The Madness of Editing

Sometimes being a writer can be such a headache! And I mean that in the best possible way. To be a great writer without the help and advice of top editors, agents and publishers puts a lot of pressure on the shoulders of a DIY writer. You have to consider everything, going over and over your work until you begin to question the whole shebang and just can’t look at it anymore.




I’ve found that each time I begin a new edit, I find things I want to change, tiny errors that I overlooked last time and even consider throwing the towel in completely (that only happened the one time though!). I just received my last proof (or so I hope!), but have noticed minuscule, but crucial changes that need making. Font size, aligning a paragraph that was added in later than the rest, perfecting the cover. It all has to be right, but when every detail is buzzing around inside your head like a gang of pesky wasps, it can begin to feel a little maddening.

When it gets to a point where it’s one thing after another, you begin to wonder if the end will ever be in sight. At this stage, it’s very easy to forget the loveliness and enjoyment of writing and reading when you become so weighed down by this need for perfectionism, but it’s important not to give up. It can be tough to fit it in with everything else you have to keep up with in your daily life, but eventually you will get there, and so will I! Stick at it, even when you feel weary and lacklustre as a writer. Make the time and get on with what needs doing until you get excited again and realise what you’re doing this for.

Editing can be tedious, arduous and uninspiring if you’re going at it alone. That’s why it’s so important to get help. I’ve sent proof copies to friends who, as readers, would fall into my ‘target market’ category. I know they’ll give me honest and constructive criticism, which is essential to your editing process. You may not have the best editors in the world, but a good friend who likes to read is the next best thing! Fresh eyes are a gift, so accept the help of anyone who offers to read your work. Appreciate and take their feedback. Work it into your novel with care and creativity.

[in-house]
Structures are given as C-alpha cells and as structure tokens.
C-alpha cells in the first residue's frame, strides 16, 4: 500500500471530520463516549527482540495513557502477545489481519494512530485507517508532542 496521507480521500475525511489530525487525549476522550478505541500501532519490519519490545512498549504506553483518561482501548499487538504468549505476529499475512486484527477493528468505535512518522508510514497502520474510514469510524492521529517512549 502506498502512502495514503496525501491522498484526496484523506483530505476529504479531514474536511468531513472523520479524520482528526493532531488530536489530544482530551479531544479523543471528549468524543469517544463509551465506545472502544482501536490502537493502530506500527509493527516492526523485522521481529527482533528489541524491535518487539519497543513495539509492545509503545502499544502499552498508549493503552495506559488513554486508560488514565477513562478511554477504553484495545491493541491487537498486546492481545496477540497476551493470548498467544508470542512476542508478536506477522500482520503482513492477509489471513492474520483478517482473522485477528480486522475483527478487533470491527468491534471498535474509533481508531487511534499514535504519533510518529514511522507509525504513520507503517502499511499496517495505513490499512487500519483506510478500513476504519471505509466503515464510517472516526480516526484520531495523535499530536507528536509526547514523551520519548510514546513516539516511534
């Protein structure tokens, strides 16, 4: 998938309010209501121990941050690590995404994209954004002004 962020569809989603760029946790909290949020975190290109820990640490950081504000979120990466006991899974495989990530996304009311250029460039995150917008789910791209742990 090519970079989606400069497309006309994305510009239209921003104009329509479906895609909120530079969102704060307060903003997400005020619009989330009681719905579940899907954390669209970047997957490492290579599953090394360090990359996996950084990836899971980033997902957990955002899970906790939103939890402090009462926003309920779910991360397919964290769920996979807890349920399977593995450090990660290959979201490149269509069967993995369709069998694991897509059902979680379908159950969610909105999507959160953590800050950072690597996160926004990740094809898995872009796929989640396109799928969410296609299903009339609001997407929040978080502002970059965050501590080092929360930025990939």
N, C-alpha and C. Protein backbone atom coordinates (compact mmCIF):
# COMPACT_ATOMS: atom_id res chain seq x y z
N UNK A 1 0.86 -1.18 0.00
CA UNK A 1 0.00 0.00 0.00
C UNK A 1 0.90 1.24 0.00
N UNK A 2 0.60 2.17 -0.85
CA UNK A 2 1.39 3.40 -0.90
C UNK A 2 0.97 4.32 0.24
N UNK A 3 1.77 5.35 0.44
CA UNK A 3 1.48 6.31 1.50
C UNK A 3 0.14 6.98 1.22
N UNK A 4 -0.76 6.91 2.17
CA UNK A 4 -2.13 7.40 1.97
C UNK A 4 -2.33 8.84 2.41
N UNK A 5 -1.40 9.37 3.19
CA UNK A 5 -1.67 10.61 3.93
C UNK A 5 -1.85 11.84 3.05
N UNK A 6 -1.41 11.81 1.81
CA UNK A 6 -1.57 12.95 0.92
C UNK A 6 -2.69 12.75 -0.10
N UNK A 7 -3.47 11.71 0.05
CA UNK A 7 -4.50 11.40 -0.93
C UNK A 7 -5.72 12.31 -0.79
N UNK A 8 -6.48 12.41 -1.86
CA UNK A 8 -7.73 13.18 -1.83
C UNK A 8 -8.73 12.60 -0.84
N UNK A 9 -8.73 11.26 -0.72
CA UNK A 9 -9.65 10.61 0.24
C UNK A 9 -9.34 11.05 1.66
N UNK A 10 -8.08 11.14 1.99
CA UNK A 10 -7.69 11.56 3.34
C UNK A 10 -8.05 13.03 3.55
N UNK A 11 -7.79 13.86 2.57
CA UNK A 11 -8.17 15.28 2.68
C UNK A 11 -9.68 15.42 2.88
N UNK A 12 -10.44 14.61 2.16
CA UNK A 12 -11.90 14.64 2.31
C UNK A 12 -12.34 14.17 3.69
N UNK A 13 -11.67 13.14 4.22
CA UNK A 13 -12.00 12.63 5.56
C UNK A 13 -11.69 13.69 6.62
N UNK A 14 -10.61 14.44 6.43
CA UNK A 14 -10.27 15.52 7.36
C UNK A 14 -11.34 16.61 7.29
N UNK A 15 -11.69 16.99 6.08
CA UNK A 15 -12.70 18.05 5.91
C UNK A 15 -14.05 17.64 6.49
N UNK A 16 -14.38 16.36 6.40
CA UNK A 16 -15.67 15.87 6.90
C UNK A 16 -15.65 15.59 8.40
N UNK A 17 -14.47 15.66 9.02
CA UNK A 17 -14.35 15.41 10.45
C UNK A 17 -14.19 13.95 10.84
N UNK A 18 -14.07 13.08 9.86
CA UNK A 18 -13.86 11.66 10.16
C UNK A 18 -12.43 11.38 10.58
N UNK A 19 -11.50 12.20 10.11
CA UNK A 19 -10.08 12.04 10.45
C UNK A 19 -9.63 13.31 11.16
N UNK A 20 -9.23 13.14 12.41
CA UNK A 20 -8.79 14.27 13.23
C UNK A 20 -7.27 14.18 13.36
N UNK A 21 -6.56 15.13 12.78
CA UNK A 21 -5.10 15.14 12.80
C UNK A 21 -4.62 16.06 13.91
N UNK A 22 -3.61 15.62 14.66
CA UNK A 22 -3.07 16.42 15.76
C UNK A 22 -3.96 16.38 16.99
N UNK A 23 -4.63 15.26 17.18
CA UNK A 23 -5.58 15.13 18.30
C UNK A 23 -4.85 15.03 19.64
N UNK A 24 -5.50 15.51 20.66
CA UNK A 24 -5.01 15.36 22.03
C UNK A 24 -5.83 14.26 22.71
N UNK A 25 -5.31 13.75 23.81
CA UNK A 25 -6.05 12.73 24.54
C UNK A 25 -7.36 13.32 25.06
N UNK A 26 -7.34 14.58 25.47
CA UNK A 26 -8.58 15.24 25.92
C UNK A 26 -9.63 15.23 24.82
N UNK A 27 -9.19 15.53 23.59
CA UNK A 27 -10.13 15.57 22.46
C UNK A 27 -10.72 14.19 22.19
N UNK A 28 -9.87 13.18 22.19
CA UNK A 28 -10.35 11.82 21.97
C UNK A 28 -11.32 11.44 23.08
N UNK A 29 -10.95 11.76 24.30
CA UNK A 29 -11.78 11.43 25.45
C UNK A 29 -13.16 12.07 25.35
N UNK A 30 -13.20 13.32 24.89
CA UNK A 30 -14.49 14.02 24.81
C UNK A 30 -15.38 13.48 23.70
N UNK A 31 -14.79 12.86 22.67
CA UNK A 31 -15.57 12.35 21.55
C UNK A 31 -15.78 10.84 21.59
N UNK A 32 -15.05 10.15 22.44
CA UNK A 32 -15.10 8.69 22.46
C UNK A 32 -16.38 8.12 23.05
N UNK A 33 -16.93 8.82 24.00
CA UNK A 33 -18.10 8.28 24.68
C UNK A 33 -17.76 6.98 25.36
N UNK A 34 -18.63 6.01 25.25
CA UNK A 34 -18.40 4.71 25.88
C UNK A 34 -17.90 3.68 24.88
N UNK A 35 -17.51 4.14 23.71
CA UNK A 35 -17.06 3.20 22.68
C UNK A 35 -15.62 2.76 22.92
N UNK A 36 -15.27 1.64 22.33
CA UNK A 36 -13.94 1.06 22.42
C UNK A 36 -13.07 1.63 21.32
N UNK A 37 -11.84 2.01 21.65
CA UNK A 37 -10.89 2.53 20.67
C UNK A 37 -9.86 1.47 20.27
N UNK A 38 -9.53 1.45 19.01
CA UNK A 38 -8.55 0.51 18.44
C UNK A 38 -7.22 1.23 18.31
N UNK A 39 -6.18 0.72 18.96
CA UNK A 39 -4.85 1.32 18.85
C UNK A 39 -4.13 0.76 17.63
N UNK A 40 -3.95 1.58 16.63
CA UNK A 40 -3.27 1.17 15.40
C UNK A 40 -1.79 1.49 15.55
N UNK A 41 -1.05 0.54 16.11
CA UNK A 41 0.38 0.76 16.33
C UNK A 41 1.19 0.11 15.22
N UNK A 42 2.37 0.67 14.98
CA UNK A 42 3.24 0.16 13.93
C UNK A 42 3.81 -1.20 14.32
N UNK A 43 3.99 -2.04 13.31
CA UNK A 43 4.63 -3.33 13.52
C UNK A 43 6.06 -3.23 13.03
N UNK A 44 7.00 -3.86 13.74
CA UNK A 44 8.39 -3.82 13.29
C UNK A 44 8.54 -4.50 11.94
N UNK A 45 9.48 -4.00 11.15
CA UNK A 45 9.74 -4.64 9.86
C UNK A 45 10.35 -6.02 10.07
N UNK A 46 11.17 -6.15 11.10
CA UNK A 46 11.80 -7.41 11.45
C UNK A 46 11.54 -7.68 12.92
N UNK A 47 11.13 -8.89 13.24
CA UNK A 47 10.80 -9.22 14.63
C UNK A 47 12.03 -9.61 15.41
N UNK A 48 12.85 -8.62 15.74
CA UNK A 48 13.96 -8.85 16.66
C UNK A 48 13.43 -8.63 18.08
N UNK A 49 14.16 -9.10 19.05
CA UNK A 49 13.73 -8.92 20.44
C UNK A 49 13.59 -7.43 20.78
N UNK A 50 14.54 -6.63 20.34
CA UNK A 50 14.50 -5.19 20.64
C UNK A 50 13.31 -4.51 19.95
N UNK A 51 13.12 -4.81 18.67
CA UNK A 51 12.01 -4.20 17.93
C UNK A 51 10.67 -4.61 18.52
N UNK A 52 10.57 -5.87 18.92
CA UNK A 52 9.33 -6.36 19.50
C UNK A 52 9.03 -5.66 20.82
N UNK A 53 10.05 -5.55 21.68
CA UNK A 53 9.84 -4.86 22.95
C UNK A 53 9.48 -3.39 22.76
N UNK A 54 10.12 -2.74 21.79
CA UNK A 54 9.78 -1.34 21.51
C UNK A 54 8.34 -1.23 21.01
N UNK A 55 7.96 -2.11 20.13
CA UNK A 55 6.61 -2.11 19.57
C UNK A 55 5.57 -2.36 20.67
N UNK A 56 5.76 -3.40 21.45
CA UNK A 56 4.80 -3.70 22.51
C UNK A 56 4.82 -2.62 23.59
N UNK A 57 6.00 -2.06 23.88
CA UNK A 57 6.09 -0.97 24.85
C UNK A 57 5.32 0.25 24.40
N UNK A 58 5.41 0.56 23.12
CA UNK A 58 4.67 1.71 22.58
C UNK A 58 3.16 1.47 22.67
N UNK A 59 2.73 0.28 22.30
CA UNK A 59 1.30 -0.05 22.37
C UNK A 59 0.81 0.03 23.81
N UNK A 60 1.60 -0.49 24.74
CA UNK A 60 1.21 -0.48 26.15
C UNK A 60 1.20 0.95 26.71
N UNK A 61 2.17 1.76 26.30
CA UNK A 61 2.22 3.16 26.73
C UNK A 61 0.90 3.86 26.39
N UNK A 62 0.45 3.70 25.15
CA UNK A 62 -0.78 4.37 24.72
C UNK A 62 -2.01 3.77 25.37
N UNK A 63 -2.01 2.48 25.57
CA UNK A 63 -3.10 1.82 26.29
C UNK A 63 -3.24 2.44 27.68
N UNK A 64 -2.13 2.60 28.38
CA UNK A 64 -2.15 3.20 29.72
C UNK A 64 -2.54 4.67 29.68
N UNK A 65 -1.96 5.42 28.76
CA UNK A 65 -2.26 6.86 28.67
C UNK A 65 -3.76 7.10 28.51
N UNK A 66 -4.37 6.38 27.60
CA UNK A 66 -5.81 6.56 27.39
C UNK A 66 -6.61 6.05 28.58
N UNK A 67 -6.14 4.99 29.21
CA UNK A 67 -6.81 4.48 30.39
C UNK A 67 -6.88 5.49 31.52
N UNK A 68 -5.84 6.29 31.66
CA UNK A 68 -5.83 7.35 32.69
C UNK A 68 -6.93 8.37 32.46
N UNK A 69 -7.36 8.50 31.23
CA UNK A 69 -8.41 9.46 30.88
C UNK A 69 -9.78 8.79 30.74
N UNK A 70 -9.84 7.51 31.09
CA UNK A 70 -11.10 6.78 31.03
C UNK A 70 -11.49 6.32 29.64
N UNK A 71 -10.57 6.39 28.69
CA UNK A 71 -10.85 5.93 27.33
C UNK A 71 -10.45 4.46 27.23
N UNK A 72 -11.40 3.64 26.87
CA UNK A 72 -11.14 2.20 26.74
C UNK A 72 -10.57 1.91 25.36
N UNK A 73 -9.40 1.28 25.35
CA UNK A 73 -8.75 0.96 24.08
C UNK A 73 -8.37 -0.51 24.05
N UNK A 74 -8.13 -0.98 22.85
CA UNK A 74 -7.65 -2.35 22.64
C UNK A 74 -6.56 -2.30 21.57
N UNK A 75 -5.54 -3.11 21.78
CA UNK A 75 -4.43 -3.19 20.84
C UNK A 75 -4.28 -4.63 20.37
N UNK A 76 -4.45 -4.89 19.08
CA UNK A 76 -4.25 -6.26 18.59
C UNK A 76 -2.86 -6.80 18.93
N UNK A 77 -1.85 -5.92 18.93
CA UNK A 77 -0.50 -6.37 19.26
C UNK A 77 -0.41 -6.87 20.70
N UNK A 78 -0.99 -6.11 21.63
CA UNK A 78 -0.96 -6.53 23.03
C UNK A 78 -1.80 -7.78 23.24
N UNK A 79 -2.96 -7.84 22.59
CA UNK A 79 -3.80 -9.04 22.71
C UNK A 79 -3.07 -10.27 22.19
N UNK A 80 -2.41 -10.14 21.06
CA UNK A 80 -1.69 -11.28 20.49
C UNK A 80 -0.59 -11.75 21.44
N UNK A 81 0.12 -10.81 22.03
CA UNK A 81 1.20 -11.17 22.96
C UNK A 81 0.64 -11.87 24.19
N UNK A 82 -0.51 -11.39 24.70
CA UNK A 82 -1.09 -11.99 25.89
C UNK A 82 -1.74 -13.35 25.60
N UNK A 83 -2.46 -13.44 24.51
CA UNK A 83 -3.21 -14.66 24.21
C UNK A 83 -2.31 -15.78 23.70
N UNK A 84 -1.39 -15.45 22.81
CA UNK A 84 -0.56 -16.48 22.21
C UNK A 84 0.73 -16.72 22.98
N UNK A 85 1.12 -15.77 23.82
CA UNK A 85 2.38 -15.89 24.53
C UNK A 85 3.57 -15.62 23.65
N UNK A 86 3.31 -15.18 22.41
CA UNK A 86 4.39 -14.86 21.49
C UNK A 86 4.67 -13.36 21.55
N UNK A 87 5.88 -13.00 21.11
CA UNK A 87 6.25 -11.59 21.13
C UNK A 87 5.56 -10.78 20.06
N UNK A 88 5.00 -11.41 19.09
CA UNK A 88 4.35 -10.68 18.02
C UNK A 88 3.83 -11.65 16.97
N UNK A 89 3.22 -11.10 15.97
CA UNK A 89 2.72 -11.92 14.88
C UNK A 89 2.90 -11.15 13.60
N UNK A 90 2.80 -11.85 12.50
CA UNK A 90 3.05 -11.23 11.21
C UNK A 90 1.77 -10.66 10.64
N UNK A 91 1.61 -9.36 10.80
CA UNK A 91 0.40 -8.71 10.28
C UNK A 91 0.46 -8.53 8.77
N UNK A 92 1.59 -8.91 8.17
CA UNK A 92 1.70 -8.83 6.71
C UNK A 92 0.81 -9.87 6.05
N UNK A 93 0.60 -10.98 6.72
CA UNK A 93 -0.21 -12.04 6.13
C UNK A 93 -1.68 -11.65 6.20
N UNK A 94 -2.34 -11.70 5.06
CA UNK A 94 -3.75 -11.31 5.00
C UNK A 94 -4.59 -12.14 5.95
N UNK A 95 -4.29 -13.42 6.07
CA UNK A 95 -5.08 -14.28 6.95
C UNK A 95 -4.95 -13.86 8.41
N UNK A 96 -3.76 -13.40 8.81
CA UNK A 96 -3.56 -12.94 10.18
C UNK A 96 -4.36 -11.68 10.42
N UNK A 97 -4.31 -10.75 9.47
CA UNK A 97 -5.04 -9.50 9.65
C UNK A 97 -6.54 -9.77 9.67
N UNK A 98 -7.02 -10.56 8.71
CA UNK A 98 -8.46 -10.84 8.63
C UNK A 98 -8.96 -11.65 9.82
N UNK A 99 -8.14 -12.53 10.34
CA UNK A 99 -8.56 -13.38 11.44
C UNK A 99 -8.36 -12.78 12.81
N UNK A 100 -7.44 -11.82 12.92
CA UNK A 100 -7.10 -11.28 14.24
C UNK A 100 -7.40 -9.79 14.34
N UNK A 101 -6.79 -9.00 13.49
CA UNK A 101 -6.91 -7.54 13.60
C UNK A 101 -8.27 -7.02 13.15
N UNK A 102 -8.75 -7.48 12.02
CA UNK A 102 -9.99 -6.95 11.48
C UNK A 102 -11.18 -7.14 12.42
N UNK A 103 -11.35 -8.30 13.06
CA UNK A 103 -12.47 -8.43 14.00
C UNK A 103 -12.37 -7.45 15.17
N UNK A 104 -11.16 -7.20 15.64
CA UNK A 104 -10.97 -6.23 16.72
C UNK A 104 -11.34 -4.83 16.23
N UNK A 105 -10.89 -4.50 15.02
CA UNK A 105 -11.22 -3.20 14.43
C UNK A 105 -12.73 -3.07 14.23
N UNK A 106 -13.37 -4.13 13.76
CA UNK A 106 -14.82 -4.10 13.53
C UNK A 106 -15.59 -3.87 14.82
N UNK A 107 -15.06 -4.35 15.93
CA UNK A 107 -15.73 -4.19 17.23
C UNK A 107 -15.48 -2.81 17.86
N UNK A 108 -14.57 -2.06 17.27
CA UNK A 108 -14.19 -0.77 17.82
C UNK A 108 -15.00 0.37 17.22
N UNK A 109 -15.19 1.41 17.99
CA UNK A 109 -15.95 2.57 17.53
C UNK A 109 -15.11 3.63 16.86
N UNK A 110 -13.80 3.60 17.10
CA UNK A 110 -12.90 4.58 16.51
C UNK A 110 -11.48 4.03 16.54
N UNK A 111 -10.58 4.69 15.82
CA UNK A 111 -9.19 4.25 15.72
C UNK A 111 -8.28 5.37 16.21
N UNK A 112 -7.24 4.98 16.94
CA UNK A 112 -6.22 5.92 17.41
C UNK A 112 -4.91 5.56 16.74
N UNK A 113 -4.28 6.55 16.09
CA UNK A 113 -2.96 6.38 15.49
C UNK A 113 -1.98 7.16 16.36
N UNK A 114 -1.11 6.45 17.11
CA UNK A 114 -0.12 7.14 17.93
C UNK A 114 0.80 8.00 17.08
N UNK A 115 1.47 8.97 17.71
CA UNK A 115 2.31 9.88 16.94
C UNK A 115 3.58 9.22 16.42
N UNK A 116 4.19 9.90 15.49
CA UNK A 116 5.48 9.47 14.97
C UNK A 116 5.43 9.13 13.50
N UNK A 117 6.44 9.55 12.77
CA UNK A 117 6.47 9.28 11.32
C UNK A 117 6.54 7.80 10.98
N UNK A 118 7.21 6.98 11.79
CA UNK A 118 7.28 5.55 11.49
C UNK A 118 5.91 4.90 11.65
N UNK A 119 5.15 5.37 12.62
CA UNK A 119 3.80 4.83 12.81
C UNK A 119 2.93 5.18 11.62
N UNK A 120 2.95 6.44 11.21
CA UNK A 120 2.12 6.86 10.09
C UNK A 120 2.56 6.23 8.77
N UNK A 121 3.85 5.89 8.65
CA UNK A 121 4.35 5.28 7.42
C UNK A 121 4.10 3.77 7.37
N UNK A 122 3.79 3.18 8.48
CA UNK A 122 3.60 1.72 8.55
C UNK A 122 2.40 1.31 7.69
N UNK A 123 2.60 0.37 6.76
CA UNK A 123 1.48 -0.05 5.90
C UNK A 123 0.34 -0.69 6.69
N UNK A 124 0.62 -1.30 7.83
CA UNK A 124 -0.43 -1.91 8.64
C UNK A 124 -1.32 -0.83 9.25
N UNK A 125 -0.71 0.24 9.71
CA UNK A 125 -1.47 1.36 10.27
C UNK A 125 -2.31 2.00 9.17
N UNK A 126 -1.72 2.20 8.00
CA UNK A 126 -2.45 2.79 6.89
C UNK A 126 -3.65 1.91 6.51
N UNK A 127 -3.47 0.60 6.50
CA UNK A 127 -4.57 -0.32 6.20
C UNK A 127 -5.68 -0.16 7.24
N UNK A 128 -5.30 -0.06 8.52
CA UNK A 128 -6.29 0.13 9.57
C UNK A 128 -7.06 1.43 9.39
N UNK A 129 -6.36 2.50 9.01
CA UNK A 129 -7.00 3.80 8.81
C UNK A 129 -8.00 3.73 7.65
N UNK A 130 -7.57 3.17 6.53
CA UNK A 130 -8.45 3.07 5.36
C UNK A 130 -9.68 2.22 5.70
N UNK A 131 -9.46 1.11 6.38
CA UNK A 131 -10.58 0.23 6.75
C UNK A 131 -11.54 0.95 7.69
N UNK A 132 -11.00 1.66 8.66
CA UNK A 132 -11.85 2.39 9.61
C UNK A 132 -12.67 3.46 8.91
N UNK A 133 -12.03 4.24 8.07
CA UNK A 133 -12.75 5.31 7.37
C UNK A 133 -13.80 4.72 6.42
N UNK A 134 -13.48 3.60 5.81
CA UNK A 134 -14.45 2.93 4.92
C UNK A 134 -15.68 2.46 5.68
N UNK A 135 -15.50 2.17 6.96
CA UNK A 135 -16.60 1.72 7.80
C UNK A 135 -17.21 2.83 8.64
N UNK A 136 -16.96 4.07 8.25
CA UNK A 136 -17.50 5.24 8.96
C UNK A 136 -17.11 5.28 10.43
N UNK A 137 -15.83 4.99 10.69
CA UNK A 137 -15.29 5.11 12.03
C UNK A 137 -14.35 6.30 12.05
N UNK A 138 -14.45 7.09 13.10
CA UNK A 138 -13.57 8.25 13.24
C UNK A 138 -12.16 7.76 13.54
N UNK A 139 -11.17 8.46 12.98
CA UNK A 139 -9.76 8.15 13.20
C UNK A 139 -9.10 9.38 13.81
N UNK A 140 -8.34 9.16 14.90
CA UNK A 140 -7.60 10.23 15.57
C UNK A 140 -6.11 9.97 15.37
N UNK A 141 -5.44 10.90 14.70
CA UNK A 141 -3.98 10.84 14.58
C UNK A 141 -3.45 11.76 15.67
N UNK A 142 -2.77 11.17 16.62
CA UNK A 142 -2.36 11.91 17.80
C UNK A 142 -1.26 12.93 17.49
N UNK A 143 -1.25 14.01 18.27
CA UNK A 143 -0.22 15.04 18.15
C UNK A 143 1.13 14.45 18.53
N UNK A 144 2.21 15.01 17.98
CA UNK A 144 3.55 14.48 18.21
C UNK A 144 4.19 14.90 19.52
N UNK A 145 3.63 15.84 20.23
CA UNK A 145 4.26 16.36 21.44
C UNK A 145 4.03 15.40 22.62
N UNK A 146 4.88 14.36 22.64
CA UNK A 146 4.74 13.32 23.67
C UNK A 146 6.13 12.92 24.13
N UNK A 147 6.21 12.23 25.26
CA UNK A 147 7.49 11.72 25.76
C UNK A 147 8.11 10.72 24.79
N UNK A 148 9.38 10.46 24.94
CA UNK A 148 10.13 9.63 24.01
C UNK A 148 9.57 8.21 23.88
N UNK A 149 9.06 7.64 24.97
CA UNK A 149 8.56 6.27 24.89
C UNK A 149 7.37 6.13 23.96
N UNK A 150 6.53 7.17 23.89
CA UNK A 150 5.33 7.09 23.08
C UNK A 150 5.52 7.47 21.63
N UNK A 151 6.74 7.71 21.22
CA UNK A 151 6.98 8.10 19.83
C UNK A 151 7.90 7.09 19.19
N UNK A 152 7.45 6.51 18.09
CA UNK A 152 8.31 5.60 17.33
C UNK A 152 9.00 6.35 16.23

Another piece of advice is to make a checklist of what’s left to do. Mine is scrawled down on a scrappy bit of note paper, but it is a fantastic guideline to show me how far I have left to go. My list goes something like this:

  • Reformat
  • Punctuation
  • Improve dialogue
  • Merge chapters
  • Cover
  • Final check

It’s scrappy and it’s vague, but it makes sense to me and shows me where I stand in the big picture. Plus it is satisfying to tick these items off one by one. I definitely recommend it!

It’s no secret that the best things in life are often the ones you have to work the hardest for, and that certainly applies here. After all those hours of toiling away to create something beautiful, creative and unique, why let yourself fall at the final hurdle?

The main thing to keep in mind is the final product. When it’s ready, it will all be worth it – the work that you did alone, put your heart and soul into, perhaps your sweat and tears? Don’t just accept ‘good enough’. If you know it’s not quite there, hold off on publishing. The self-publishing process will always take longer than expected if you are intent on creating a good quality, readable, professional looking product. Strive for perfection, the book you want to publish, however long it takes.

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Christina Crook

Christina Crook

Christina Crook is a writer based Lancashire, North West England. She has recently published her first book The Poisonwood Shadows electronically and in print.
Christina Crook

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